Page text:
How to Find Keywords in SQL Server Stored Procedures and Functions
How many times have you had to troubleshoot or make changes to an existing database that is not documented properly or completely? Even need to look for a specific stored procedure that references a specific table or process? If you have intimate knowledge of the database then this may not be much of an issue for you. What happens if this database is from an external developer, a turn-key solution provider, or developed by another individual within your company? If you utilize the INFORMATION_SCHEMA.ROUTINES view to research and troubleshoot this issue, the task goes from daunting to a cake-walk.
The INFORMATION_SCHEMA.ROUTINES view, introduced in SQL 2000 exposes metadata in the current database as it pertains to content derived from the syscomments and sysobjects system views and system tables. It contains one row for each function and stored procedure in the database for which the current user has rights. This is an important note to make. If you have limited rights to the database, INFORMATION_SCHEMA.ROUTINES may not return a complete set of results as it pertains to the query you are executing.
If you are searching for a specific keyword or block of text you can simply query the INFORMATION_SCHEMA.ROUTINES view as follows, substituting your search string for "KEYWORD":
SELECT ROUTINE_NAME, ROUTINE_DEFINITION FROM INFORMATION_SCHEMA.ROUTINES WHERE ROUTINE_DEFINITION LIKE '%KEYWORD%' AND ROUTINE_TYPE='PROCEDURE' ORDER BY ROUTINE_NAME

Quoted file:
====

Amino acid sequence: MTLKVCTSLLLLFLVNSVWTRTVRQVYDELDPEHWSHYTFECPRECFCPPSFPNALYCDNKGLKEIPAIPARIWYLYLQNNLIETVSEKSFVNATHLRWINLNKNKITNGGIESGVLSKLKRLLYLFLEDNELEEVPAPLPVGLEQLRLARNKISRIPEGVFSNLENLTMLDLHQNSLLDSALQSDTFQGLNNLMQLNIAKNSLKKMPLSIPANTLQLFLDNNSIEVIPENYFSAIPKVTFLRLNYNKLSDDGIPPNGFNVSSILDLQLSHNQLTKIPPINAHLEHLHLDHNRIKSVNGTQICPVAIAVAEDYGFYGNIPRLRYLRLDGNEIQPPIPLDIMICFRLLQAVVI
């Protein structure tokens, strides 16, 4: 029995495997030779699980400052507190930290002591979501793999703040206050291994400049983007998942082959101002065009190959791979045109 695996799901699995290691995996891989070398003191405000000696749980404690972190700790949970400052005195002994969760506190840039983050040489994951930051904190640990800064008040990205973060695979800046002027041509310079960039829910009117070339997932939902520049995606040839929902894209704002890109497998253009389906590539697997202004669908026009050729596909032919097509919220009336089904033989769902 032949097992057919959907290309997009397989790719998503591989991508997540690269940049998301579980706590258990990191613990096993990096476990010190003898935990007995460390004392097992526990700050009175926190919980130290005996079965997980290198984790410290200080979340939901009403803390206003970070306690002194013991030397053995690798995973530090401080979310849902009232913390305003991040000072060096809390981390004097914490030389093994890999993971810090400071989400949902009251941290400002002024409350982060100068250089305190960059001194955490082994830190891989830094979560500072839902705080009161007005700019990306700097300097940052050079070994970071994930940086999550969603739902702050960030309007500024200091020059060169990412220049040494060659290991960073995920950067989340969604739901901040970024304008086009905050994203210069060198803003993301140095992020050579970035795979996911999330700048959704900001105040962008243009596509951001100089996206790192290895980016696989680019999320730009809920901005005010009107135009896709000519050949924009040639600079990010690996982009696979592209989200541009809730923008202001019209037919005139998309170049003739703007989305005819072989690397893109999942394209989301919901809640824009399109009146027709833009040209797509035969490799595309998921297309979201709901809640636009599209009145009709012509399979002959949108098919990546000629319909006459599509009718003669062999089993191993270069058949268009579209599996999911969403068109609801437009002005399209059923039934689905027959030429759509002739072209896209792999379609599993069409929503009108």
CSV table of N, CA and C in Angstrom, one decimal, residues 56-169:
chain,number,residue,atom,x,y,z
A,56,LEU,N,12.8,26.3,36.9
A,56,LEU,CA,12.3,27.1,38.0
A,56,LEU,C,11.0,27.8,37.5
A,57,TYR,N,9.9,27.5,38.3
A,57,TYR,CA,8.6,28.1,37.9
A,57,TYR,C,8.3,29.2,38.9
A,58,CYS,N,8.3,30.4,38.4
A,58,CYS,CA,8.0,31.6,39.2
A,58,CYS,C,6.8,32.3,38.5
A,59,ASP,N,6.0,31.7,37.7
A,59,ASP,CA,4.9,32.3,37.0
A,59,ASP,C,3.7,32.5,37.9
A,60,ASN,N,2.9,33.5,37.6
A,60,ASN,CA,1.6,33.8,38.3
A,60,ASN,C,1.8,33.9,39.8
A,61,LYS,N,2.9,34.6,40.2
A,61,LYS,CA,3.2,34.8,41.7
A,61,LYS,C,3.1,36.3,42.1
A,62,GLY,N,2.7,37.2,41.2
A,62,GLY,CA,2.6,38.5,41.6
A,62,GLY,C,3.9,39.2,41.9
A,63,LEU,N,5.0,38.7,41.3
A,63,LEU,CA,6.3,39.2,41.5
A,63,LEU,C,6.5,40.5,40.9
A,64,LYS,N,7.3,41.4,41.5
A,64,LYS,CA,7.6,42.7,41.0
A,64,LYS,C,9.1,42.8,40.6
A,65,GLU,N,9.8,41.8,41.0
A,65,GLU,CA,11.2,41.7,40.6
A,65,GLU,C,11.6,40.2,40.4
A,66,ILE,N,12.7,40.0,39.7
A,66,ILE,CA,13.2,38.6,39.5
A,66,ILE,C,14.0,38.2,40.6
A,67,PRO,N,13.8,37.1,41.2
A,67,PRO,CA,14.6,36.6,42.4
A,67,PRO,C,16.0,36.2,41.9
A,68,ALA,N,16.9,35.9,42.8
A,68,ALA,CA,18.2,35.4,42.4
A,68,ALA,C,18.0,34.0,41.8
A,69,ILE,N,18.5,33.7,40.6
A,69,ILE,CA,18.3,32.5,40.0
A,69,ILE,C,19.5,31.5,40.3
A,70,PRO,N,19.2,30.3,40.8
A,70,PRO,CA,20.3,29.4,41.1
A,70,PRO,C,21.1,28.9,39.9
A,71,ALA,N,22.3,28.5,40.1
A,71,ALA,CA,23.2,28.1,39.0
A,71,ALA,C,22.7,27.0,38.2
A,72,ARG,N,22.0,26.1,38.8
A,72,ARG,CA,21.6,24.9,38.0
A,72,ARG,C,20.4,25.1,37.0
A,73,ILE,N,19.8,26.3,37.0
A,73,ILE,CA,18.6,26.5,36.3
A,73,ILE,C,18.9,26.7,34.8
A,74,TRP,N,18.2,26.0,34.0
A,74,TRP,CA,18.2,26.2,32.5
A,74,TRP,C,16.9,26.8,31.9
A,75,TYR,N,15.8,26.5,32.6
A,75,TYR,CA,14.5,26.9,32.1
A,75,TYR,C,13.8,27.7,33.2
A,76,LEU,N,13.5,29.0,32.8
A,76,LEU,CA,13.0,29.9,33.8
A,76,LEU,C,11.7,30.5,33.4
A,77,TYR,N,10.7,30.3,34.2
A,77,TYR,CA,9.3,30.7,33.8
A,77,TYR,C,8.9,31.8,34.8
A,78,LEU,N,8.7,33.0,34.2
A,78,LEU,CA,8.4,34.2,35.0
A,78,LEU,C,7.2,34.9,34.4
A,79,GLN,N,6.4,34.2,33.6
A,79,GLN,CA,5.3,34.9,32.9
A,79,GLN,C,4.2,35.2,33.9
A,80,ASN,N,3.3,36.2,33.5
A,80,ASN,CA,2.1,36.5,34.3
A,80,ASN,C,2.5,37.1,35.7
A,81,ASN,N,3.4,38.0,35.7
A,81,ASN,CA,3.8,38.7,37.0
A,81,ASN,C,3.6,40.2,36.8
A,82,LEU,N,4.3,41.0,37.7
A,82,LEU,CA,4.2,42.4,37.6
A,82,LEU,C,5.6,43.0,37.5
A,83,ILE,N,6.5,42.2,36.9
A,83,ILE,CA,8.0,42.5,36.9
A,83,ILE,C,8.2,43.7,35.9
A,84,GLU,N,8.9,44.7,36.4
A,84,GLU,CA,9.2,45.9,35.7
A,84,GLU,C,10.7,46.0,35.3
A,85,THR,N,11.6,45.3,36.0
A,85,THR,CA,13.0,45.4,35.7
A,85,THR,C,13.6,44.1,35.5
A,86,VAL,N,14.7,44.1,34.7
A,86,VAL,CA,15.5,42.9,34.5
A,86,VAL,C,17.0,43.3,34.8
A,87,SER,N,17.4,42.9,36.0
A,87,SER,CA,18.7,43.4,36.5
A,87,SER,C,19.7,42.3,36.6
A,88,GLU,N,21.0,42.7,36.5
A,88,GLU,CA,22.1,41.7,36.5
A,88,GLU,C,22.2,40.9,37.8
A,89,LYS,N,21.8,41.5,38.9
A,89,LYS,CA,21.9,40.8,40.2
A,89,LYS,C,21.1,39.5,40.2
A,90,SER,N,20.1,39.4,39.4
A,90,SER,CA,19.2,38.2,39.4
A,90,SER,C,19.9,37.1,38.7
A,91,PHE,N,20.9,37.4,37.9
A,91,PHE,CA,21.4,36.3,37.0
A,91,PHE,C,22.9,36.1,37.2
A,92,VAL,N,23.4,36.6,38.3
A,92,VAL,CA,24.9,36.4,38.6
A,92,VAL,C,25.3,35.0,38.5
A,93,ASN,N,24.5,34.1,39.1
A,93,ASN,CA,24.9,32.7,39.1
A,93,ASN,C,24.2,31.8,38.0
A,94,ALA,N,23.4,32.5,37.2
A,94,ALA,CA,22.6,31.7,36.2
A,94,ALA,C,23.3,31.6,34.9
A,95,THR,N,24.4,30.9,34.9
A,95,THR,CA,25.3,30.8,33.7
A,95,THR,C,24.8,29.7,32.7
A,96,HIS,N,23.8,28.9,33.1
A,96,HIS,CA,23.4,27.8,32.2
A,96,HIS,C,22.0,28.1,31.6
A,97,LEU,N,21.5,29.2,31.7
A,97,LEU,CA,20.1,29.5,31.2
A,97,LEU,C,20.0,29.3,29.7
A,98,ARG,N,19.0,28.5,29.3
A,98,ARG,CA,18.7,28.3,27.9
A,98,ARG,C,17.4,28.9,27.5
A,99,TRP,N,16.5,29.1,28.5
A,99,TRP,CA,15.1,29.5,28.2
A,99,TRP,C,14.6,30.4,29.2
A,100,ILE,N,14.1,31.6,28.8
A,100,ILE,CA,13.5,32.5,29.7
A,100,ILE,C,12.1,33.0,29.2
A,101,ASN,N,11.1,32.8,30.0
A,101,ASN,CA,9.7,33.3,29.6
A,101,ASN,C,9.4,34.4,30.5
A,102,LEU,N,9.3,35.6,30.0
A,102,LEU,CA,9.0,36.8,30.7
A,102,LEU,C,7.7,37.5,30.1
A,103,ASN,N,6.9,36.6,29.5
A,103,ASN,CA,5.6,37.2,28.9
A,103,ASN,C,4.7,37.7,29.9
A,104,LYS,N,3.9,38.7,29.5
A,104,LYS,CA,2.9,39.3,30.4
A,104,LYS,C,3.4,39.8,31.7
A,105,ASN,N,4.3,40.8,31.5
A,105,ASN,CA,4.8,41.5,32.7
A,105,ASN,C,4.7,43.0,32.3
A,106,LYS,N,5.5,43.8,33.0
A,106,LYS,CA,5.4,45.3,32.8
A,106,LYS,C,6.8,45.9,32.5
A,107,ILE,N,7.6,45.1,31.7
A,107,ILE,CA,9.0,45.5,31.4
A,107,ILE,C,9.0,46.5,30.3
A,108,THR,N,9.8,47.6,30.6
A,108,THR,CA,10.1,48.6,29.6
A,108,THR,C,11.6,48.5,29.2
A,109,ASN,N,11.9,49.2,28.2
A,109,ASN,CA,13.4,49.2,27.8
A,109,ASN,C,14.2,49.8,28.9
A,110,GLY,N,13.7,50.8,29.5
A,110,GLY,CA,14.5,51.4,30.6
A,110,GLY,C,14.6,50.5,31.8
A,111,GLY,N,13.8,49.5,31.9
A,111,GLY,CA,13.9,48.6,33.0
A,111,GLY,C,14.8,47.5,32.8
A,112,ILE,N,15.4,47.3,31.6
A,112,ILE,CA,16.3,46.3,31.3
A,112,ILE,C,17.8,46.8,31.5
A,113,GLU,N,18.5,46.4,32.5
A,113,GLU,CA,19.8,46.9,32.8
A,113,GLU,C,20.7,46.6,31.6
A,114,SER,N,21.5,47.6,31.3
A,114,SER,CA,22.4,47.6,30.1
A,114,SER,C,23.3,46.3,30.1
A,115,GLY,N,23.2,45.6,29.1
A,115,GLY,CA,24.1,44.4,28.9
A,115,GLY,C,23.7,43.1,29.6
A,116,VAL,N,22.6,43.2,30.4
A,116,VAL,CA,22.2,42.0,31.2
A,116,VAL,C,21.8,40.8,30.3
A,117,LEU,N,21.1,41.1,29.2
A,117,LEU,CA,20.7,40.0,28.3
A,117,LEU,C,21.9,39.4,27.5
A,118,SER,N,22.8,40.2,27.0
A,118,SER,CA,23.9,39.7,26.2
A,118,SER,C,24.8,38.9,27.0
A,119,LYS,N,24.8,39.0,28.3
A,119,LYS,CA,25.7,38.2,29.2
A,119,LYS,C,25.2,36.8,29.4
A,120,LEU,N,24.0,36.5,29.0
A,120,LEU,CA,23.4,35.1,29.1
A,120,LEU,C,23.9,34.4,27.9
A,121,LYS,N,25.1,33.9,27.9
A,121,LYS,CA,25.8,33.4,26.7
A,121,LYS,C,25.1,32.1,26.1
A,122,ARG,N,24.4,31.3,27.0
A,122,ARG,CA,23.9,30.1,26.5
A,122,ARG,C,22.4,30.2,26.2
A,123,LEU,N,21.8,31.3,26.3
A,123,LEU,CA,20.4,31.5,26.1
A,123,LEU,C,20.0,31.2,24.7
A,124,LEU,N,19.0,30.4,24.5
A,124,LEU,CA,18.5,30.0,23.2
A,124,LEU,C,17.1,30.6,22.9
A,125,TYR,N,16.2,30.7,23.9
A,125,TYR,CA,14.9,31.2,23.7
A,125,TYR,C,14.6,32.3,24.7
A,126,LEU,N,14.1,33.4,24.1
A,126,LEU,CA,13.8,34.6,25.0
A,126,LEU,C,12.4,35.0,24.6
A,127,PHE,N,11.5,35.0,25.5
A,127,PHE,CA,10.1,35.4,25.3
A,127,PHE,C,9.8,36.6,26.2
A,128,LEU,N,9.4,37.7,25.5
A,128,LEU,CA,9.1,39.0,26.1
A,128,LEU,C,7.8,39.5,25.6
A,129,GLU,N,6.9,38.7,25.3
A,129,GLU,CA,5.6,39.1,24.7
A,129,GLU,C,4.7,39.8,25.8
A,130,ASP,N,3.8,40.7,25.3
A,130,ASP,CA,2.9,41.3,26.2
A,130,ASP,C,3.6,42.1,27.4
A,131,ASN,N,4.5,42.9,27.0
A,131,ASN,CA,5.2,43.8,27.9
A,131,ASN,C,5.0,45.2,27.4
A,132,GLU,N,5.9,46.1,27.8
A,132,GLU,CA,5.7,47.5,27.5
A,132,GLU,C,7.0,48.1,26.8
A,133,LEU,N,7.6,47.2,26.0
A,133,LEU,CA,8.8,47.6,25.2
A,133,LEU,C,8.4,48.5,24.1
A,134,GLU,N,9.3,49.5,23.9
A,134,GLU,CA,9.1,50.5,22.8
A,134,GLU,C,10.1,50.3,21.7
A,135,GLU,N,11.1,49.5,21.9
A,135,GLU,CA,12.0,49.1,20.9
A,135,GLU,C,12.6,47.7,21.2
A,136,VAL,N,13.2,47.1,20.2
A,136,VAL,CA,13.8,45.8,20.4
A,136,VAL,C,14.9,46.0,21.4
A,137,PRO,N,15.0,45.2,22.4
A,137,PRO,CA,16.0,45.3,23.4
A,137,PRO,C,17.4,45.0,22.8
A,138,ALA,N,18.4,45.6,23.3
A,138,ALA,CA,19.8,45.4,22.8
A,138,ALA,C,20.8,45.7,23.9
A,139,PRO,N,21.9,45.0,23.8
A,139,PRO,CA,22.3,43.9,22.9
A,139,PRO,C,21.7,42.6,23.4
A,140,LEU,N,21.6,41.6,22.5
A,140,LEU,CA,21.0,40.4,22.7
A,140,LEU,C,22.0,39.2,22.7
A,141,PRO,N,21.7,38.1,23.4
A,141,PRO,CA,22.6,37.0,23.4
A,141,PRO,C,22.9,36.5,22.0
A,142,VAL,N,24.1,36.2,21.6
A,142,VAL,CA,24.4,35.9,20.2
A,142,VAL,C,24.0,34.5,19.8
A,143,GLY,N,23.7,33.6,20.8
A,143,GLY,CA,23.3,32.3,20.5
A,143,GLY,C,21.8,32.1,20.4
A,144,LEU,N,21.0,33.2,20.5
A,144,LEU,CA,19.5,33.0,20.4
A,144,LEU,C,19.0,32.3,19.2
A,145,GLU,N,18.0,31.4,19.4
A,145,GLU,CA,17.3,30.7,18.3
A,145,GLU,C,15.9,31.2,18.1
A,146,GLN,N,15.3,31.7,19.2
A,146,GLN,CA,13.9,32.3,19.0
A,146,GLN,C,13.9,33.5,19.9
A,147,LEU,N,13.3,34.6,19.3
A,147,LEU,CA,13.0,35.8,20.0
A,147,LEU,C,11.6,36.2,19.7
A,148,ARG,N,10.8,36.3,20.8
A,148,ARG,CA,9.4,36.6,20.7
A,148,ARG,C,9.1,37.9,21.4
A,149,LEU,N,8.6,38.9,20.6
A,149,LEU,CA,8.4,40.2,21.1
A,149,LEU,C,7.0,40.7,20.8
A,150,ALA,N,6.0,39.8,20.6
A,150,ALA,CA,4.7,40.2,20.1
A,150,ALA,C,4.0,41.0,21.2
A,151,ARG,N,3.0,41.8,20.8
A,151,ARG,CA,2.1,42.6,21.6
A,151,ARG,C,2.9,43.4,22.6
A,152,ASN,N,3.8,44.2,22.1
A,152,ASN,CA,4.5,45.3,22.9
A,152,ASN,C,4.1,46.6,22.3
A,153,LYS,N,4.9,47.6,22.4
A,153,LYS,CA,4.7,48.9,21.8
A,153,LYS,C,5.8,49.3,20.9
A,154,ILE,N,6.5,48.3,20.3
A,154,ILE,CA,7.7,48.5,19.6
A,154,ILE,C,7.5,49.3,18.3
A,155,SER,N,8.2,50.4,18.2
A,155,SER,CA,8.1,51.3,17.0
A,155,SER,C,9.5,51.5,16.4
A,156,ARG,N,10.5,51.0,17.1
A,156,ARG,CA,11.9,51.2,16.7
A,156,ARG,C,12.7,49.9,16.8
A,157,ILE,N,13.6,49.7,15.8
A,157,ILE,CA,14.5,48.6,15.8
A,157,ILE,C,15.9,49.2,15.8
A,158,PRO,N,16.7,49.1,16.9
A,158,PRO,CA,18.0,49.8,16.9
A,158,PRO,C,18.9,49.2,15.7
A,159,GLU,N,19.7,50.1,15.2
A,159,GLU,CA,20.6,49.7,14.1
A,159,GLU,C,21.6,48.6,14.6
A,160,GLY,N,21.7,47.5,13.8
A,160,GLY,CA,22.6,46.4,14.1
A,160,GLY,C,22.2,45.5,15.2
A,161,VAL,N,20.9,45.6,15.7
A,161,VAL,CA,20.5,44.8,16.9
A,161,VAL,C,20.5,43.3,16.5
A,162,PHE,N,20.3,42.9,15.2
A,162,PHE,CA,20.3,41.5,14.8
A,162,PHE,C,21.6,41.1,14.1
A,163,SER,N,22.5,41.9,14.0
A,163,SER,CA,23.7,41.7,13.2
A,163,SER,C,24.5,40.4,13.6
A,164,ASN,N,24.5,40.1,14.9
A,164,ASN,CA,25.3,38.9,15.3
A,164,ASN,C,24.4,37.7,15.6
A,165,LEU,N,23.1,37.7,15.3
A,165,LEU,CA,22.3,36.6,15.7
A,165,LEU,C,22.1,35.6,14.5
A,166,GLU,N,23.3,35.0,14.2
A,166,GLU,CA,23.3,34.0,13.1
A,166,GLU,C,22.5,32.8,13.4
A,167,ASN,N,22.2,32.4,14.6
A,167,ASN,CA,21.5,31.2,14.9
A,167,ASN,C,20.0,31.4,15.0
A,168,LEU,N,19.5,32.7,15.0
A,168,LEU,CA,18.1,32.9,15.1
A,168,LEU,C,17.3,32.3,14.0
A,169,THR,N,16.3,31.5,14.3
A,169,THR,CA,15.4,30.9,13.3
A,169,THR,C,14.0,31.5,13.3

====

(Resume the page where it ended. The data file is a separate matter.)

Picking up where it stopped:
This is the equivalent of running the following query directly against the system tables/views:
SELECT sys.sysobjects.name, sys.syscomments.text FROM sys.sysobjects INNER JOIN syscomments ON sys.sysobjects.id = sys.syscomments.id WHERE sys.syscomments.text LIKE '%KEYWORD%' AND sys.sysobjects.type = 'P' ORDER BY sys.sysobjects.NAME
The INFORMATION_SCHEMA.ROUTINES view can be used to search for content of functions as well. Simply alter your WHERE clause as follows, substituting your search string in place of "KEYWORD" once again:
SELECT ROUTINE_NAME, ROUTINE_DEFINITION FROM INFORMATION_SCHEMA.ROUTINES WHERE ROUTINE_DEFINITION LIKE '%KEYWORD%' AND ROUTINE_TYPE='FUNCTION' ORDER BY ROUTINE_NAME
To highlight the fact that this process is backward-compatible to Microsoft SQL Server 2000, I've run the following query against the Northwind database. I'm interested in finding all the stored procedures that utilize the ROUND() function:
USE Northwind GO SELECT ROUTINE_NAME, ROUTINE_DEFINITION FROM INFORMATION_SCHEMA.ROUTINES WHERE ROUTINE_DEFINITION LIKE '%ROUND%' AND ROUTINE_TYPE='PROCEDURE' ORDER BY ROUTINE_NAME GO
From this I am able to determine that there are two stored procedures utilizing that function.
Here is another example to find code that contains a string. This is an example provided by one of our readers. With this code you can specify the type of object you want to search:
- TR - trigger
- FN - scalar function
- IF - table valued function
- V - view
- P - procedure
DECLARE @ObjectType VARCHAR(25)= 'P'; -- TR, FN, IF, V, P DECLARE @Code VARCHAR(25)= 'customer'; SELECT s.name + '.' + o.name, m.definition FROM sys.sql_modules AS m INNER JOIN sys.objects AS o ON m.object_id = o.object_id INNER JOIN sys.schemas AS s ON o.schema_id = s.schema_id WHERE o.type = @ObjectType AND o.name NOT LIKE 'sp_%' AND m.definition LIKE '%' + @Code + '%' ORDER BY s.name , o.name;
- The next time you need to troubleshoot an object, consider exploring the INFORMATION_SCHEMA views. We've been told since SQL Server 2000 not to drill into the system tables, yet we all do - we are comfortable with doing so after eight years. Do not let fear of the unknown stop you from simplifying your metadata querying by making use of the INFORMATION_SCHEMA views, Dynamic Management Views and Dynamic Management Functions.
- Stay tuned for more INFORMATION_SCHEMA, DMV, and DMF tips. Until then,
check out these tips:
- Dynamic Management Views and Functions - SQL Server 2005 Exposed
- SQL Server 2000 to 2005 Crosswalk - Code Identification
- SQL Server 2000 to 2005 Crosswalk - Locking Resources
- Finding process percentage complete with dynamic management views
- SQL Server 2005 Resource Database Values in Dynamic Management Views\Functions
About the author
View all my tips
Article Last Updated: 2019-05-03